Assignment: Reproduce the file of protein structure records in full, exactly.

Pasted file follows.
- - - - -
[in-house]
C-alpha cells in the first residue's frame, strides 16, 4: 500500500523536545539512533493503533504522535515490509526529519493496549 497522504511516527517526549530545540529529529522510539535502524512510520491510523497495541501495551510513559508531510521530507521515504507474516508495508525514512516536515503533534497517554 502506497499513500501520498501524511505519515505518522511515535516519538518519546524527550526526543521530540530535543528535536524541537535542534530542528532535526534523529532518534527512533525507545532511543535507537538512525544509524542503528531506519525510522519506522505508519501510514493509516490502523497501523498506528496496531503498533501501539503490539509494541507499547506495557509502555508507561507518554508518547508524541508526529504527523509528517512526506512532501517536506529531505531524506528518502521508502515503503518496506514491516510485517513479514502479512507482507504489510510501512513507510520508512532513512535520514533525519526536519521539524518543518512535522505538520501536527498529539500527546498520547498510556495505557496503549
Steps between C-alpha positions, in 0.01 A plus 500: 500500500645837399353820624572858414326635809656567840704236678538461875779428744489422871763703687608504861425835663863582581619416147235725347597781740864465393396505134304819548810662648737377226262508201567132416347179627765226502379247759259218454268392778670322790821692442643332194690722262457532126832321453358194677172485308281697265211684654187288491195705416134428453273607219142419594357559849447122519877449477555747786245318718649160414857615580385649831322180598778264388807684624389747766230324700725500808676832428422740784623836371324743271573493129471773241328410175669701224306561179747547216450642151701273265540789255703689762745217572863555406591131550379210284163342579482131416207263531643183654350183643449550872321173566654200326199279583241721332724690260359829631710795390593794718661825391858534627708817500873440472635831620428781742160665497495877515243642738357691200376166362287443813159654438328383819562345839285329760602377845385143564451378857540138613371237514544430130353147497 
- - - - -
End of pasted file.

[in-house]
C-alpha cells in the first residue's frame, strides 16, 4: 500500500523536545539512533493503533504522535515490509526529519493496549 497522504511516527517526549530545540529529529522510539535502524512510520491510523497495541501495551510513559508531510521530507521515504507474516508495508525514512516536515503533534497517554 502506497499513500501520498501524511505519515505518522511515535516519538518519546524527550526526543521530540530535543528535536524541537535542534530542528532535526534523529532518534527512533525507545532511543535507537538512525544509524542503528531506519525510522519506522505508519501510514493509516490502523497501523498506528496496531503498533501501539503490539509494541507499547506495557509502555508507561507518554508518547508524541508526529504527523509528517512526506512532501517536506529531505531524506528518502521508502515503503518496506514491516510485517513479514502479512507482507504489510510501512513507510520508512532513512535520514533525519526536519521539524518543518512535522505538520501536527498529539500527546498520547498510556495505557496503549
Steps between C-alpha positions, in 0.01 A plus 500: 500500500645837399353820624572858414326635809656567840704236678538461875779428744489422871763703687608504861425835663863582581619416147235725347597781740864465393396505134304819548810662648737377226262508201567132416347179627765226502379247759259218454268392778670322790821692442643332194690722262457532126832321453358194677172485308281697265211684654187288491195705416134428453273607219142419594357559849447122519877449477555747786245318718649160414857615580385649831322180598778264388807684624389747766230324700725500808676832428422740784623836371324743271573493129471773241328410175669701224306561179747547216450642151701273265540789255703689762745217572863555406591131550379210284163342579482131416207263531643183654350183643449550872321173566654200326199279583241721332724690260359829631710795390593794718661825391858534627708817500873440472635831620428781742160665497495877515243642738357691200376166362287443813159654438328383819562345839285329760602377845385143564451378857540138613371237514544430130353147497 